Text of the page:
Some are bound to attribute El-Said’s attitudes to his long sojourn in Europe, but he insists that nothing could be further from the truth. “Thanks to my parents, specifically my father… I never accepted how women were treated in the Middle East,” he explains.

And others of his generation, especially those raised in leftist households, have similar recollections. Suad Amiry, the prominent Palestinian architect-turned-author, recalled how her father treated all her siblings equally to the extent that he bucked even the most deep-rooted conventions.

“He called himself Abu Arwa, so many people didn’t think we had a brother called Ayman,” Amiry remembers. “He named himself after his eldest daughter and not after the boy.”

Of course, the Levant, especially Lebanon, has a relatively enlightened attitude to women. But even in the most conservative quarters of the Arab world are experiencing their own version of a male awakening, albeit from a lower starting point.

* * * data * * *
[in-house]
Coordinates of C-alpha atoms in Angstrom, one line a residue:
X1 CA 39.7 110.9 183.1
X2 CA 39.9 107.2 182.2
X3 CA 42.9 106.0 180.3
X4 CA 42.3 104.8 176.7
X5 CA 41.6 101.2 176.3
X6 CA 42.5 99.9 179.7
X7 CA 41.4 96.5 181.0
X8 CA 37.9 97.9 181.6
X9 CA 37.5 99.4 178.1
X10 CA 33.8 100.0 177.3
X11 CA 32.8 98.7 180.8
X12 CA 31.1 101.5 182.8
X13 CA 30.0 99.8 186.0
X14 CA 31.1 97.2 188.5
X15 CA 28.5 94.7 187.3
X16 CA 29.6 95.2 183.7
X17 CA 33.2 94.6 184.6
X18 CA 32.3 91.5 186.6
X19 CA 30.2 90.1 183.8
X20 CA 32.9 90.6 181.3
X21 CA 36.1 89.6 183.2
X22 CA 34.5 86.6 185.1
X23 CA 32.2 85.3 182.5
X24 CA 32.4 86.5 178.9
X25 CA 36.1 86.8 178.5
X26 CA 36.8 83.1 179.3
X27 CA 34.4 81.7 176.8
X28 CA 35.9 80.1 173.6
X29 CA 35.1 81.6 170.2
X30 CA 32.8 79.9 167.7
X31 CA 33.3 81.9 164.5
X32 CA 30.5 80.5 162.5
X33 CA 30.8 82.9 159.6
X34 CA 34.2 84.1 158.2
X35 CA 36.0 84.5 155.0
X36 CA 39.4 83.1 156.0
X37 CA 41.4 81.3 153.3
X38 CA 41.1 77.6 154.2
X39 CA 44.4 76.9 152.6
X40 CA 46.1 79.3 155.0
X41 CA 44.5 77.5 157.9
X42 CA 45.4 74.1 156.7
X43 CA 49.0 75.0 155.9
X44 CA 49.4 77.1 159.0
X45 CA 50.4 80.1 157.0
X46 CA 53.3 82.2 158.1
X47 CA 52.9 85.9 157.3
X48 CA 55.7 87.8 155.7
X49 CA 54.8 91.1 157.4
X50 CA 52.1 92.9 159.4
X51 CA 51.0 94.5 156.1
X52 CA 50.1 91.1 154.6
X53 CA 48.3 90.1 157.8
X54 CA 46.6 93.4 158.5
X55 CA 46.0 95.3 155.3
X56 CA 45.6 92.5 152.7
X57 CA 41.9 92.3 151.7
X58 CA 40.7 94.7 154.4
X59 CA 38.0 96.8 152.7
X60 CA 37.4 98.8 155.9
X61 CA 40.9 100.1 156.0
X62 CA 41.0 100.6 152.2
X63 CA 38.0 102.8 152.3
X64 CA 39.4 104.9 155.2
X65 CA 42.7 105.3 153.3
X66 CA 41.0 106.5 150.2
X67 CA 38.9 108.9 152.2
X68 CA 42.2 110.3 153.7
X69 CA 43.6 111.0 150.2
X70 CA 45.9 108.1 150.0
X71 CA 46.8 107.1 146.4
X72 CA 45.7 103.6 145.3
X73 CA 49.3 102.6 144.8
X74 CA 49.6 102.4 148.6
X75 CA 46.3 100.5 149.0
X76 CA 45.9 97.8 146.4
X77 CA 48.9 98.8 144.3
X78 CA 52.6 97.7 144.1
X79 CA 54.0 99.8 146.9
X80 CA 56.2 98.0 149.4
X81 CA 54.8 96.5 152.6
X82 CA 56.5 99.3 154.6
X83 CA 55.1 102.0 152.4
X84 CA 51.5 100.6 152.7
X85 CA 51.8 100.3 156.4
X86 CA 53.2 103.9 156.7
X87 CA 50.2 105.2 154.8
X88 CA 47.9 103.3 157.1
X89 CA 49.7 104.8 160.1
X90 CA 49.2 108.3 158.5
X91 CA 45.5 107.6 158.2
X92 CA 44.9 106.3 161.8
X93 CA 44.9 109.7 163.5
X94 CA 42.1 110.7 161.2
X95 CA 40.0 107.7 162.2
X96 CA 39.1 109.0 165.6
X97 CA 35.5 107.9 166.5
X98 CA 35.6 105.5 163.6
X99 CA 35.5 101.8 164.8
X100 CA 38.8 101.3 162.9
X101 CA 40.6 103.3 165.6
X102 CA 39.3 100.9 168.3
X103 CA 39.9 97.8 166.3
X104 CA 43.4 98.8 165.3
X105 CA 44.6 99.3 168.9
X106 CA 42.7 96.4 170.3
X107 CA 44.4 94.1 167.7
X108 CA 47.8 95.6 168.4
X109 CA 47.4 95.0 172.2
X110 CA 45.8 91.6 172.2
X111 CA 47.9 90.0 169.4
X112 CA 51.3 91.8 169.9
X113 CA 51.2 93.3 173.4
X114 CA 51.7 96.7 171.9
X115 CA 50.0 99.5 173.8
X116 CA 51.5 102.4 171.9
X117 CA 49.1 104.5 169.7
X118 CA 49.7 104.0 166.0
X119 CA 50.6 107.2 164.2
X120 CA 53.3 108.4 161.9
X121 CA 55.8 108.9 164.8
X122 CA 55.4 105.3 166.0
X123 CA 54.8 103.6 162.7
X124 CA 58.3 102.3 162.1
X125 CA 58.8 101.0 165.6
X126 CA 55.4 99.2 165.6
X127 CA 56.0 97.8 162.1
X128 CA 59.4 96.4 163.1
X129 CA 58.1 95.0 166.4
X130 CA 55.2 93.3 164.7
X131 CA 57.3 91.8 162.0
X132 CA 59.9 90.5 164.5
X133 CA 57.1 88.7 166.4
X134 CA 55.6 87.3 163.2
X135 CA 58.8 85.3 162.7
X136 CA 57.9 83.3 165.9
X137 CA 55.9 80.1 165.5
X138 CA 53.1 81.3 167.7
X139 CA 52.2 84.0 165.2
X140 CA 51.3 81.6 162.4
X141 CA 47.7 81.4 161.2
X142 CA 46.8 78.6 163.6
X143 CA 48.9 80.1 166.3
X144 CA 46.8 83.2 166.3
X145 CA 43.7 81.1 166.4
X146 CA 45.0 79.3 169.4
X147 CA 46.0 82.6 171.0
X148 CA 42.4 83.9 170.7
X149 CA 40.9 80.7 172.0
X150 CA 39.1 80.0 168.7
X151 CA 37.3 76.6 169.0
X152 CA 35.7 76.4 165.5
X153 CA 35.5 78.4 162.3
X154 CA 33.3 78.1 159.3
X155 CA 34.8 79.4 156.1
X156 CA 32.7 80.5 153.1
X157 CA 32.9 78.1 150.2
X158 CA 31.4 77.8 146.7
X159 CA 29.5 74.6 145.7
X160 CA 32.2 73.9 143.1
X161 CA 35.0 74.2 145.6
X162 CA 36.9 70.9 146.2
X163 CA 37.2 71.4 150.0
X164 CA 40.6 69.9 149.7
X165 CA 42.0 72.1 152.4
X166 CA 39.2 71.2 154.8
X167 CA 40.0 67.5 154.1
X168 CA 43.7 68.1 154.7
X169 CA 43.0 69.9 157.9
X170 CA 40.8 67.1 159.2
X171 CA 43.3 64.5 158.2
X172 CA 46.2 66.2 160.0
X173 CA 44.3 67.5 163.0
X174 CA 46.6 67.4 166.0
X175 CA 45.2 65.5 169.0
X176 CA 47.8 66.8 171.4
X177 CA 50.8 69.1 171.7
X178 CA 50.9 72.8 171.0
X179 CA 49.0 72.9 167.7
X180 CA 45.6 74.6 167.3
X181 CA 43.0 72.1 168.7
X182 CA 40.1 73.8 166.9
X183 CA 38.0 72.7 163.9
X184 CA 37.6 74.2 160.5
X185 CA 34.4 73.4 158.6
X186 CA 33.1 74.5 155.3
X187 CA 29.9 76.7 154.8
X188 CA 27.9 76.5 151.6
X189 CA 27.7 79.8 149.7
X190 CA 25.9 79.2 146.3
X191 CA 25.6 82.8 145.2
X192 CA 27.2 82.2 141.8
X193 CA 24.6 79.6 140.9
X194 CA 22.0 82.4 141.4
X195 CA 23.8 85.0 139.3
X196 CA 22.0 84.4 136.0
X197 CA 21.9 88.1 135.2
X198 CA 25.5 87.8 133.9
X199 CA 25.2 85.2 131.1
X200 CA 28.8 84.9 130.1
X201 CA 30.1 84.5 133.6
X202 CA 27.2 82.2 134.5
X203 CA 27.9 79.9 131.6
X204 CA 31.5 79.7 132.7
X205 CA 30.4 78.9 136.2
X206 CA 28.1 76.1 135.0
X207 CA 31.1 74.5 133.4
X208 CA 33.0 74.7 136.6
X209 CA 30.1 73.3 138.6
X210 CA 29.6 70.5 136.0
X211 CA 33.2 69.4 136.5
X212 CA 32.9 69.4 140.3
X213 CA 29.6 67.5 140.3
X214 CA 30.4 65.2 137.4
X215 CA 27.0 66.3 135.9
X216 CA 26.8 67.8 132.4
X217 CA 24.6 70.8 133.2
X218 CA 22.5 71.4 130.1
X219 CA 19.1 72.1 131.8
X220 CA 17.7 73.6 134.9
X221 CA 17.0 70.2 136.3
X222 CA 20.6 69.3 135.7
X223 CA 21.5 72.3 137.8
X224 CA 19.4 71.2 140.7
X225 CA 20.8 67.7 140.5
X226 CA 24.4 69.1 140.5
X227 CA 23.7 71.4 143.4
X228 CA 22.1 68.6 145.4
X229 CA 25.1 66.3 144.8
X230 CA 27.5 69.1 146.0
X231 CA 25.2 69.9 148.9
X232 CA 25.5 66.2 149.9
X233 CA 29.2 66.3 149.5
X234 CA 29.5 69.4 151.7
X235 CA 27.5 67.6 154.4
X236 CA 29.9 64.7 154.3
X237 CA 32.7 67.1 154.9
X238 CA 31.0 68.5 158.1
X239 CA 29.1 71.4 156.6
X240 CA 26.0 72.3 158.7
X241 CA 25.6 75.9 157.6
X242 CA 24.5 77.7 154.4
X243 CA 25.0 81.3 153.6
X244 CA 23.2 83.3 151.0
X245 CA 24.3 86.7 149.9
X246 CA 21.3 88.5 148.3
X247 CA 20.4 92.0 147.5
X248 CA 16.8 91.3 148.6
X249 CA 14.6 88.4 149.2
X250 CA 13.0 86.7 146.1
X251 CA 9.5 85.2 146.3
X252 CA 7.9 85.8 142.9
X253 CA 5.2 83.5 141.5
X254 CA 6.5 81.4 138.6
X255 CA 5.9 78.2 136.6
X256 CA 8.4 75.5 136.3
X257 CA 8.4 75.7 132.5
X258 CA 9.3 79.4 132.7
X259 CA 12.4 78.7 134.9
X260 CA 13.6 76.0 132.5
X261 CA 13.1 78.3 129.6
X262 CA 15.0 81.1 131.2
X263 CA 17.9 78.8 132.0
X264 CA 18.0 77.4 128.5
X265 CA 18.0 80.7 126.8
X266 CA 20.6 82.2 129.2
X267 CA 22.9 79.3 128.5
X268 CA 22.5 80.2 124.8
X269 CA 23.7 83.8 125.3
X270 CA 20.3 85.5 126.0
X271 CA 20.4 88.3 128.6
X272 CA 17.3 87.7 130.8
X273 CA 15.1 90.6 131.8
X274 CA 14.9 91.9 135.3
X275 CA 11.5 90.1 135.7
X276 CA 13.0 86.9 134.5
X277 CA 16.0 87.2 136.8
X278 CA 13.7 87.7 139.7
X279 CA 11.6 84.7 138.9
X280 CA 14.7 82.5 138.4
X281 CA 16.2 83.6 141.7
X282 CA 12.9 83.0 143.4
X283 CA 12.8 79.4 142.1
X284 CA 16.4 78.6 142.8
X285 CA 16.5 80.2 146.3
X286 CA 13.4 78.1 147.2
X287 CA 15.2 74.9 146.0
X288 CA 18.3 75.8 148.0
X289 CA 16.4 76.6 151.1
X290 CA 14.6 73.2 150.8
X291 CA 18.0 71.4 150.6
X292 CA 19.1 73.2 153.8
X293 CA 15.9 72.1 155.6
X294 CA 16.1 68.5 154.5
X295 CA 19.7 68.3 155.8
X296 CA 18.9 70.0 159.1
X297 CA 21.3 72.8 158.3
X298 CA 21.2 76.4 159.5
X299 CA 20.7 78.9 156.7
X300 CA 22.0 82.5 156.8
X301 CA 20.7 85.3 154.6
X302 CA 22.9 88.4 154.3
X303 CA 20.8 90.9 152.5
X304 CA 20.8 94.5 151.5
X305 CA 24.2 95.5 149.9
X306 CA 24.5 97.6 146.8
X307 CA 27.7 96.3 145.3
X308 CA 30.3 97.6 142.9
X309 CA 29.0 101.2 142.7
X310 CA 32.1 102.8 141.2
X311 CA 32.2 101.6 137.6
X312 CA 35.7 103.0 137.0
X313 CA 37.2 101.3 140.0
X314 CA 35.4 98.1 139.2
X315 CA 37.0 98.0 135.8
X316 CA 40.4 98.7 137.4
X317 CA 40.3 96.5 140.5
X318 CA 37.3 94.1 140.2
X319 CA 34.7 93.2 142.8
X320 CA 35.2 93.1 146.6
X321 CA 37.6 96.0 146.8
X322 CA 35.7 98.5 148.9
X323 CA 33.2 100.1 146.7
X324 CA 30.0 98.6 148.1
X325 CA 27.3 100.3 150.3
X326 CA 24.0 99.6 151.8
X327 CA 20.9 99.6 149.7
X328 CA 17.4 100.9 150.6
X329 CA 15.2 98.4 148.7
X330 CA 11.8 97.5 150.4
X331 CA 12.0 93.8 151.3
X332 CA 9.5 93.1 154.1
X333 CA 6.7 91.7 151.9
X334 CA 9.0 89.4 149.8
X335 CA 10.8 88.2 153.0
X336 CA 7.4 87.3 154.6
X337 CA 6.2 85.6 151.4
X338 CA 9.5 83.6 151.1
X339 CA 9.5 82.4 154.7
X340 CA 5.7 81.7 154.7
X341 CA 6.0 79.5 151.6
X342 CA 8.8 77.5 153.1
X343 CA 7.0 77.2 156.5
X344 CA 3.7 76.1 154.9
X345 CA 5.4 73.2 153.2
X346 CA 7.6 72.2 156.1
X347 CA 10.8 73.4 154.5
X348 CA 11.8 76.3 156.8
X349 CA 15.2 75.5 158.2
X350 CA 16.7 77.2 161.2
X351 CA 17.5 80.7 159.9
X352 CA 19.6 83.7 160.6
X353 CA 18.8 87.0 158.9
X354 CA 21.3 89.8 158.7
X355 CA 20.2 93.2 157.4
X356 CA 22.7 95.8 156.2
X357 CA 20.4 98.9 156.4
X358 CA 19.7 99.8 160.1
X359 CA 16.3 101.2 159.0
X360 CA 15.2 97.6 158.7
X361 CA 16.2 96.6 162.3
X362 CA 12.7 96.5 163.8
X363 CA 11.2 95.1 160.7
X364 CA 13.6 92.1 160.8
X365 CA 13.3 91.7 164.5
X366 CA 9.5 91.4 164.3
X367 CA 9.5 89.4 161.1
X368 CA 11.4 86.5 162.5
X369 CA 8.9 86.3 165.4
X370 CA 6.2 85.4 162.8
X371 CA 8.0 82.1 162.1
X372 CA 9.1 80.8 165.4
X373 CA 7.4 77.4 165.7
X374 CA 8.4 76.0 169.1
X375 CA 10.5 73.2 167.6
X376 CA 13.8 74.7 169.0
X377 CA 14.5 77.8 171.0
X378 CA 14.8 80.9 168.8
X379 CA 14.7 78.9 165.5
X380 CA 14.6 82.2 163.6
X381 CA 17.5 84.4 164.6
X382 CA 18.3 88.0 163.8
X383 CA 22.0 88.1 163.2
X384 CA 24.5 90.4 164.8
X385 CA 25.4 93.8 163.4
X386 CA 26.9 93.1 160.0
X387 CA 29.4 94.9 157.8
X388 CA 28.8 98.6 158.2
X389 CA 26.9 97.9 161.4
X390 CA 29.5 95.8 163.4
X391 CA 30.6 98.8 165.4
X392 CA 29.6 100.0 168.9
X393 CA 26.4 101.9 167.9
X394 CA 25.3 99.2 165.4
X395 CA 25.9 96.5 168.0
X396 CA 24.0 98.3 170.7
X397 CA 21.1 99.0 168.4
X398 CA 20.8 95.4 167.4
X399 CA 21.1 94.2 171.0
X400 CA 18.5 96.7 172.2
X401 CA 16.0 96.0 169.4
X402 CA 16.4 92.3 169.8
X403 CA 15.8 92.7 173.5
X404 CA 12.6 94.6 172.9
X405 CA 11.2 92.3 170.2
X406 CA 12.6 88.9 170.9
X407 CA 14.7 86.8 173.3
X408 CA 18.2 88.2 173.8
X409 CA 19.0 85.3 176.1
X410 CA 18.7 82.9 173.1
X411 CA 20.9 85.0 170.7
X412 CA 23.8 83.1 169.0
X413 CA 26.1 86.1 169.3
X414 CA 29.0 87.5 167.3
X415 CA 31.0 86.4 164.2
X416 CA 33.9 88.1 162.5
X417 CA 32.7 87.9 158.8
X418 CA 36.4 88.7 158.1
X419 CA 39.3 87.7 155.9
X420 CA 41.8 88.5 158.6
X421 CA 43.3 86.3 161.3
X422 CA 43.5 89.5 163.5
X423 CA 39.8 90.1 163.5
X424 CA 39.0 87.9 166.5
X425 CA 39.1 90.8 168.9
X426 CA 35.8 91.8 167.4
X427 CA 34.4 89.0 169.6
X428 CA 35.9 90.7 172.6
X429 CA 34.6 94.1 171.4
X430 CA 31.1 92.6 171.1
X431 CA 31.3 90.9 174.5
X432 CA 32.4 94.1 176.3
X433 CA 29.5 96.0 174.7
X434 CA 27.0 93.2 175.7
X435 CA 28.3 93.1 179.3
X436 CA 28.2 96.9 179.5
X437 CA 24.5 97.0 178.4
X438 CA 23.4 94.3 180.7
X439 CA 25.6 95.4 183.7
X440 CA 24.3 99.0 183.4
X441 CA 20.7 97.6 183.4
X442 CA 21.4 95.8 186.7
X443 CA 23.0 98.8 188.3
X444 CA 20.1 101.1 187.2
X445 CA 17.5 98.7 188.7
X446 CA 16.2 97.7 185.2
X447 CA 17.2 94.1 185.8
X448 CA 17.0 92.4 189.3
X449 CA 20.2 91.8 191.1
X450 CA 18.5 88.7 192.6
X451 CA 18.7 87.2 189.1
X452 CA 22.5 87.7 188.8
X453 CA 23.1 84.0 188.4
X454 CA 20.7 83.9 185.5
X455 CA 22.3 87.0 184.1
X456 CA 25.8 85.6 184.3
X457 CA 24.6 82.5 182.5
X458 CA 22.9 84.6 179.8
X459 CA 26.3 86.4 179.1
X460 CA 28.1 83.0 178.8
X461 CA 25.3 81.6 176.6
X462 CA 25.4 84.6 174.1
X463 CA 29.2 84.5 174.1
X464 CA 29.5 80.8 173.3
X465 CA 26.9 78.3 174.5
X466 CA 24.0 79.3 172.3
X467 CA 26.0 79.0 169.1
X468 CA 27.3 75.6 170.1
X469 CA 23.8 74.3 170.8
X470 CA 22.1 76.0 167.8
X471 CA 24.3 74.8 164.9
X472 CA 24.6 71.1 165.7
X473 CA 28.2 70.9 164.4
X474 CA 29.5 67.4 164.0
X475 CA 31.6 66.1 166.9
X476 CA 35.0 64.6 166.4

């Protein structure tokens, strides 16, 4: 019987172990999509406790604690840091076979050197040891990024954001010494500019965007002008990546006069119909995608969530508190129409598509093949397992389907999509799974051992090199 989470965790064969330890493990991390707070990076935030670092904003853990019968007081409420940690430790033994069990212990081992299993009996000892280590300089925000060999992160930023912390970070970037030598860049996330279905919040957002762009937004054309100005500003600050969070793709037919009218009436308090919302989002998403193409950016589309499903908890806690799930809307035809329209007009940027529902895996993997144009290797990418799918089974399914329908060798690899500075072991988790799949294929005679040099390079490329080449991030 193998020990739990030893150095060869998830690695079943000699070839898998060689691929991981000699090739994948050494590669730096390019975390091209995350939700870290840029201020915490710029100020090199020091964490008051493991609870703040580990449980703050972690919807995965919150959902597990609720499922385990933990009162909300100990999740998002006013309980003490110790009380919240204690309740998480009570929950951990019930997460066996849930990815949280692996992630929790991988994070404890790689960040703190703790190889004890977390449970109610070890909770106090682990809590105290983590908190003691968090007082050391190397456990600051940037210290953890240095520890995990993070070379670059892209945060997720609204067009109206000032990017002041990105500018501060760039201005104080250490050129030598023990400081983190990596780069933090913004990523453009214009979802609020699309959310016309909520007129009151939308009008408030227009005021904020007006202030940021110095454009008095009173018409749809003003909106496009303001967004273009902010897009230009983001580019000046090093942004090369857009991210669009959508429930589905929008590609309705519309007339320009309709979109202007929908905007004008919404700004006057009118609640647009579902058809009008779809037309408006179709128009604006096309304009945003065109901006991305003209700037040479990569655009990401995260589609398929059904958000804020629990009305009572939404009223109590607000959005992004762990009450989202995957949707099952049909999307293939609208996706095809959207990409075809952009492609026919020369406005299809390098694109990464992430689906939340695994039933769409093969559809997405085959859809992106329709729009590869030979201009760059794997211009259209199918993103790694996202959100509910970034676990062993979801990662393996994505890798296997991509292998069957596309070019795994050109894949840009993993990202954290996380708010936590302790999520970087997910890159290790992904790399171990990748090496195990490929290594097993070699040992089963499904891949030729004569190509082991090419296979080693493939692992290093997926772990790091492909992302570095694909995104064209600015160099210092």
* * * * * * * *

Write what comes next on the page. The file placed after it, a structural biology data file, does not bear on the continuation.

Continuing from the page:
It is perhaps unsurprising in light of the severe restrictions on Saudi women, such as the repressive guardianship system, that one of Saudi Arabia’s most prominent advocates of women’s rights is actually a man.

In what was a watershed case for women’s rights in the kingdom, the lawyer and human rights activist Waleed Abulkhair successfully secured the release of Samar Badawi, who had been imprisoned for disobeying her abusive father.

Contrary to popular opinion and the “reformist” image the Saudi royal family attempts to project abroad, Abulkhair holds the regime responsible for the poor status of women.

“The political establishment is to blame for all these restrictions, but it blames society which it describes as ‘unreformable’,” he says. “But in reality, the establishment wants society to remain conservative and for men to continue to dominate women, thereby neutralising half of society, while making the other half easier to control.”